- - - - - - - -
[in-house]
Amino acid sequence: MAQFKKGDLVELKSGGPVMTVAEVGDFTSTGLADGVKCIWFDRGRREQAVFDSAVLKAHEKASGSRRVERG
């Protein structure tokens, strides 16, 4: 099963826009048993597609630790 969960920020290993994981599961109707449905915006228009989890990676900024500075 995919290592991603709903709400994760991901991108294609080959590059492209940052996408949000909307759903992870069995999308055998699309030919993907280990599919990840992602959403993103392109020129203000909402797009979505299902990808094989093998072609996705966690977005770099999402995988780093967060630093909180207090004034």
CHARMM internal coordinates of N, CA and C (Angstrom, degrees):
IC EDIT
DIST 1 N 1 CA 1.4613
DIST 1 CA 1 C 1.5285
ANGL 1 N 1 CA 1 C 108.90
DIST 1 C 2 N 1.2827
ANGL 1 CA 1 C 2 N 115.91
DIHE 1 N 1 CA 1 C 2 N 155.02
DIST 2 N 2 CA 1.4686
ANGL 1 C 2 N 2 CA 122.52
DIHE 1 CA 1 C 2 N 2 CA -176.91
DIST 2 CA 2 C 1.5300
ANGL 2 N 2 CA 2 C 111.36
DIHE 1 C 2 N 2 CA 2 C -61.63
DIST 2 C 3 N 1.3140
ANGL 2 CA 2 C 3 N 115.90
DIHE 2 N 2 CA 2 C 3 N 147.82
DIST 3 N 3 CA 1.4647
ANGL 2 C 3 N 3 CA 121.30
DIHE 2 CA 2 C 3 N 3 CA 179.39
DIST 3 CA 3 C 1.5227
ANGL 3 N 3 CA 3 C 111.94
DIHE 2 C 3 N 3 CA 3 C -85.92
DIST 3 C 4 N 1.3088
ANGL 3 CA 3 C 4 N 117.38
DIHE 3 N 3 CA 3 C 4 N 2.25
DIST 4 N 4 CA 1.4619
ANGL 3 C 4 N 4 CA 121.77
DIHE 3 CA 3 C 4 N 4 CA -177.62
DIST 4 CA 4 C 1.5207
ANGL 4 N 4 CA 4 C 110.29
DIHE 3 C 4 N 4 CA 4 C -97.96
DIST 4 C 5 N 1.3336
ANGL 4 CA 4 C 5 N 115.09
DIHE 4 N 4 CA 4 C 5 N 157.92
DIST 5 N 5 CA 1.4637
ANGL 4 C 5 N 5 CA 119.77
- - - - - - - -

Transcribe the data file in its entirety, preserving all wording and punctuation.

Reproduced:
[in-house]
Amino acid sequence: MAQFKKGDLVELKSGGPVMTVAEVGDFTSTGLADGVKCIWFDRGRREQAVFDSAVLKAHEKASGSRRVERG
């Protein structure tokens, strides 16, 4: 099963826009048993597609630790 969960920020290993994981599961109707449905915006228009989890990676900024500075 995919290592991603709903709400994760991901991108294609080959590059492209940052996408949000909307759903992870069995999308055998699309030919993907280990599919990840992602959403993103392109020129203000909402797009979505299902990808094989093998072609996705966690977005770099999402995988780093967060630093909180207090004034």
CHARMM internal coordinates of N, CA and C (Angstrom, degrees):
IC EDIT
DIST 1 N 1 CA 1.4613
DIST 1 CA 1 C 1.5285
ANGL 1 N 1 CA 1 C 108.90
DIST 1 C 2 N 1.2827
ANGL 1 CA 1 C 2 N 115.91
DIHE 1 N 1 CA 1 C 2 N 155.02
DIST 2 N 2 CA 1.4686
ANGL 1 C 2 N 2 CA 122.52
DIHE 1 CA 1 C 2 N 2 CA -176.91
DIST 2 CA 2 C 1.5300
ANGL 2 N 2 CA 2 C 111.36
DIHE 1 C 2 N 2 CA 2 C -61.63
DIST 2 C 3 N 1.3140
ANGL 2 CA 2 C 3 N 115.90
DIHE 2 N 2 CA 2 C 3 N 147.82
DIST 3 N 3 CA 1.4647
ANGL 2 C 3 N 3 CA 121.30
DIHE 2 CA 2 C 3 N 3 CA 179.39
DIST 3 CA 3 C 1.5227
ANGL 3 N 3 CA 3 C 111.94
DIHE 2 C 3 N 3 CA 3 C -85.92
DIST 3 C 4 N 1.3088
ANGL 3 CA 3 C 4 N 117.38
DIHE 3 N 3 CA 3 C 4 N 2.25
DIST 4 N 4 CA 1.4619
ANGL 3 C 4 N 4 CA 121.77
DIHE 3 CA 3 C 4 N 4 CA -177.62
DIST 4 CA 4 C 1.5207
ANGL 4 N 4 CA 4 C 110.29
DIHE 3 C 4 N 4 CA 4 C -97.96
DIST 4 C 5 N 1.3336
ANGL 4 CA 4 C 5 N 115.09
DIHE 4 N 4 CA 4 C 5 N 157.92
DIST 5 N 5 CA 1.4637
ANGL 4 C 5 N 5 CA 119.77